F1 2013: The Importance of a No. 2

  Heading into the season’s last race in 2010 at Abu Dhabi, Fernando Alonso was on the verge of his third world championship (in his first season with Ferrari). On the other hand, seasoned pro Mark Webber had driven more consistently and successfully than his brash young teammate rookie Sebastian Vettel– who was a surprise runner up in the 2009 season. Webber was on the verge of his first World Championship, and only Alonso stood in his way.

Vettel, meanwhile, was a longshot- entering the race in 3rd position. Though he was the in-form driver, he had demonstrated over two years with Red Bull by now that he was far from the finished product that his idol Schumacher was. Maybe, in a year, he’d be ready to challenge more consistently, and even become World Champion. He was only 23 after all.
 
In a matter of one race, the careers of Alonso and Webber were stalled indefinitely.
 
 
 
Vettel pulled off a Houdini, much like Raikkonen had done back in 2007 over a bewildered Hamilton. The young German was the youngest ever World Champion, and was crowned at Abu Dhabi amidst mad celebrations in 2010. Alonso couldn’t believe his luck.
 
Webber, the guy who had called Vettel a suicidal hothead only two seasons ago, was now a has-been. He knew, more than anybody else, that it was to be his final chance. His first and last shot at a title.
 
Much like Felipe Massa in 2008, who thought he had sensationally won it in Brazil before a slowing Piquet let Hamilton through to get that point. It was heartbreaking to see Massa not win the title, and even more heartbreaking to see that he never recovered from that shock. He was never the same driver again.
 
No. 2 drivers rarely enjoy a dominating season, and only stand a chance to challenge once their ‘favored’ partners are indisposed or fired or both. Massa challenged admirably in 2008 after Raikkonen left for greener (brown) pastures, and even Eddie Irvine had challenged briefly for Ferrari back in 1999- heading into the season’s final race at Japan leading by 4 points over Hakkinen.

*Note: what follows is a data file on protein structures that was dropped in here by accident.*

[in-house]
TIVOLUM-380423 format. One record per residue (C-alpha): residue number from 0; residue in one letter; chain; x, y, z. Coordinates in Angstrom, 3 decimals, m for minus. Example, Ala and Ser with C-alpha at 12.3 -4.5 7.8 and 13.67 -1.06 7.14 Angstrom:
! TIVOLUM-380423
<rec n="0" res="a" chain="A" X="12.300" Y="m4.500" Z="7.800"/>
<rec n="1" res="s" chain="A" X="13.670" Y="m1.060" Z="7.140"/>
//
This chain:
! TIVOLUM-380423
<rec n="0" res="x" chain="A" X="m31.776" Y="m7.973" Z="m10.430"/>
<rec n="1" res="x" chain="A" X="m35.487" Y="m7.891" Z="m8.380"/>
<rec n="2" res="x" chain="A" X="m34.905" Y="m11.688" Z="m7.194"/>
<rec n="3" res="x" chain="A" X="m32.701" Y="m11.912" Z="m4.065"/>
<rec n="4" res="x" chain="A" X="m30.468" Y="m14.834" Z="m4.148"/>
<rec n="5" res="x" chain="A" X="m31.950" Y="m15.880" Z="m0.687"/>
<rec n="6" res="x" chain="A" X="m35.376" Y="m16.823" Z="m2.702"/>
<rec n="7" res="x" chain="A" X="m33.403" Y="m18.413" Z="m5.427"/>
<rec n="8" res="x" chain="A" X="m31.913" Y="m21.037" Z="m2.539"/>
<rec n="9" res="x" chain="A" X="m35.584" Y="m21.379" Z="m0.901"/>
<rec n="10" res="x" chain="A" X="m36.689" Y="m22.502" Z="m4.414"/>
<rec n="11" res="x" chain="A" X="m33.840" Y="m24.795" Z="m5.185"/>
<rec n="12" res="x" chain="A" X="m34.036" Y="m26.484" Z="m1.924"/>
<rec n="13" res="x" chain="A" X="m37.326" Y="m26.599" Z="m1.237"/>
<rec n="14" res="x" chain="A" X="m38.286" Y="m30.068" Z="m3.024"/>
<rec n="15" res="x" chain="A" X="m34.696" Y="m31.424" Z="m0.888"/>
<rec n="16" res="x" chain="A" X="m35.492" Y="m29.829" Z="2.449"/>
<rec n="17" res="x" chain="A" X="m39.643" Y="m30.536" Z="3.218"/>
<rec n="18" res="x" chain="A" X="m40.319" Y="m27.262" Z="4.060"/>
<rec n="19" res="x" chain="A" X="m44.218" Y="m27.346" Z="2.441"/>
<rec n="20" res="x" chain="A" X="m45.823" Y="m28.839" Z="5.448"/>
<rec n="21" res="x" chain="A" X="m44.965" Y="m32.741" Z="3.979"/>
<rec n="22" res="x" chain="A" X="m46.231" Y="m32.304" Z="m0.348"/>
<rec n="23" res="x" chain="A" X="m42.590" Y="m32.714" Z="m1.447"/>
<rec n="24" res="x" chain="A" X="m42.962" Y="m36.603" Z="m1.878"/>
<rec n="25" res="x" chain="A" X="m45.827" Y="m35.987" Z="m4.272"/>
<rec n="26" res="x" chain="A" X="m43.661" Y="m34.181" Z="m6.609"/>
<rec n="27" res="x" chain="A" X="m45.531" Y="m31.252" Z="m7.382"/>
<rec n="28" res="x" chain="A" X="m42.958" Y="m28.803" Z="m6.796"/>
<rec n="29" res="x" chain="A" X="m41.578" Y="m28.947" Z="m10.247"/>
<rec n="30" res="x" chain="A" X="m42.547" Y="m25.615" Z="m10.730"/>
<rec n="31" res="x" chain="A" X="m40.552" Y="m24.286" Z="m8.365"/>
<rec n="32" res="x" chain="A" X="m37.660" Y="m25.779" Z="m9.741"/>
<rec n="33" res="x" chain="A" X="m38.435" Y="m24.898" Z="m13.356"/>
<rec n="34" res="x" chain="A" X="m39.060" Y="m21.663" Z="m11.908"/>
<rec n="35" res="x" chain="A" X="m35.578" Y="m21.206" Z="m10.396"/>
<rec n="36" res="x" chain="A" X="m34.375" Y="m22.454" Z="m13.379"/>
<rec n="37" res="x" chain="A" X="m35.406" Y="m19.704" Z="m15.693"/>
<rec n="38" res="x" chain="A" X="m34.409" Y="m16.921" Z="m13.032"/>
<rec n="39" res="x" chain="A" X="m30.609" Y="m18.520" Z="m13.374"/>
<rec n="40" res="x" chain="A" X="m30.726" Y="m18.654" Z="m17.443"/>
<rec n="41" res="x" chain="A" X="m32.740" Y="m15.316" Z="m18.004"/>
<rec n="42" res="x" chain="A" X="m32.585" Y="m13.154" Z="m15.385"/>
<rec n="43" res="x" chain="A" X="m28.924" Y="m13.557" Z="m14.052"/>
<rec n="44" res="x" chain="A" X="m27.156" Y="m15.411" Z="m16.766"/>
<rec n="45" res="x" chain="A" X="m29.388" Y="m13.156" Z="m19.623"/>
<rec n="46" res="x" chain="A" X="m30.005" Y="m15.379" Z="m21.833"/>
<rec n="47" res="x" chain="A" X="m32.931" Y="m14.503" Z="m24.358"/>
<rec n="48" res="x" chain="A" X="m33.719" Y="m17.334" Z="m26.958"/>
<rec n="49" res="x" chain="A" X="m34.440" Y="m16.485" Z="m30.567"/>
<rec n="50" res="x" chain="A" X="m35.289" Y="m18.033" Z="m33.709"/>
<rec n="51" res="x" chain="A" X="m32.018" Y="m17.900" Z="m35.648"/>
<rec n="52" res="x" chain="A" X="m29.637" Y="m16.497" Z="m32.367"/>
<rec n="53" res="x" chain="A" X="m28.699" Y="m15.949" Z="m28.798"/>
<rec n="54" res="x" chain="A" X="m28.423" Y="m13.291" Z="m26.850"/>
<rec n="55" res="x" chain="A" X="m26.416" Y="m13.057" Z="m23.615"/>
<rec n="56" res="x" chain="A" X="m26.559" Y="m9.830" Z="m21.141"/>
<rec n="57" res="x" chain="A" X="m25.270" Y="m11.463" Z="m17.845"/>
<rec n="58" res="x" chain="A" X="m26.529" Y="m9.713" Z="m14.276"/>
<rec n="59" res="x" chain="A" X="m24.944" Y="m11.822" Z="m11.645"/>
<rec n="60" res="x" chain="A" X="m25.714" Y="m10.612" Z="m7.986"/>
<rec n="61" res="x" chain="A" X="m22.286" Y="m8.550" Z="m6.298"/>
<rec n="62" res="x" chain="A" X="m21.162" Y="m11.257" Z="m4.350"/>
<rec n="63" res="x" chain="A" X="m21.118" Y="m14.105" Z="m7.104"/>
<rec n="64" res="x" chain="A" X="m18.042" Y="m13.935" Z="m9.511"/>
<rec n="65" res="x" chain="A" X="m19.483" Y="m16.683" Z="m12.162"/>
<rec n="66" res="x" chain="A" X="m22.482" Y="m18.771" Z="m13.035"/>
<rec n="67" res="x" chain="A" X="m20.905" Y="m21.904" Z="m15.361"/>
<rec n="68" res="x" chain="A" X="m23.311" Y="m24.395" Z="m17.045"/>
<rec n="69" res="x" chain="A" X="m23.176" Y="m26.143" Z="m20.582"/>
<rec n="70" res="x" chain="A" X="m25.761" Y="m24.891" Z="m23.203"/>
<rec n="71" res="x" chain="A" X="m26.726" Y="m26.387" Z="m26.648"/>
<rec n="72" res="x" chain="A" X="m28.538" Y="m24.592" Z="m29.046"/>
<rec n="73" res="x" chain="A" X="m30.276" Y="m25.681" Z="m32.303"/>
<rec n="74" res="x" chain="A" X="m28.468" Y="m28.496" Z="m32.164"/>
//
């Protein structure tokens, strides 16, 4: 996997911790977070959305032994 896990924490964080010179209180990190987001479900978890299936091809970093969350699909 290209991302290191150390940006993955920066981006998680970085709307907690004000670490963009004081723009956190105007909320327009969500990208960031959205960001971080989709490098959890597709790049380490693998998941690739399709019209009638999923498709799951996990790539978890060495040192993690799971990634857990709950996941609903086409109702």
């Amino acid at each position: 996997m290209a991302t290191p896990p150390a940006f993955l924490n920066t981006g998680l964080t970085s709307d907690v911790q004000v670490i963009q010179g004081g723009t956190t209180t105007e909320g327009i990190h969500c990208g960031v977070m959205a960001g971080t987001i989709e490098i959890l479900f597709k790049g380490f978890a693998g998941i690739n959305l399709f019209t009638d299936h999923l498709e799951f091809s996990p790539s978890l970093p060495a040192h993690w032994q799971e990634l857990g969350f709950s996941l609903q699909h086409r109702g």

After these opportunities, the no. 2s are never the same again. Barrichello managed the odd runner-up spot behind Schumacher in the Championships too, but was never a real contender.Mark Webber, now in his final season in F1, is now one of the most successful no. 2s of all time. Like Barrichello, he has been a part of a triple-World Champion team, aiding the best driver of an era (German, too). 
In the same period as Vettel (33 wins, 41 poles and 56 podiums), Webber has been a rock for Red Bull- and has won 9 GPs, managed 11 poles and 36 (the important number) podium finishes. 36 podium finishes is admirable, for any driver in any era. 
 
Webber has been a very good driver, by all standards. He has only been shown to be ordinary by a superhuman partner, and must consider himself fortunate to be a valuable part of historic Ferrari-style team dominance. Deep within, of course, like any competitor, Webber must have wished he was the no. 1 driver for his team- but by the time he had joined Red Bull, he was already in his 30s, without many wins to speak of. He had always been the ideal journeyman, reliable and efficient. He had been a great heir no. 2 to legendary no.2s Barrichello and Coulthard. 
 
The cars do make their drivers look greater than they are, but the same could be argued for Schumacher in ’02 and ’04, Senna for ’88 and ’89. They came through to drive the cars they eventually did, because they had shown their mettle in lesser teams- much like Alonso had for Minardi and Vettel for Toro Rosso before joining the giants. The same applies to the no.2s. Irvine would have never stood a chance in 1999 if not for the invincible Ferraris and Schumacher’s broken leg, Barrichello wouldn’t have had so many wins or podiums either. 

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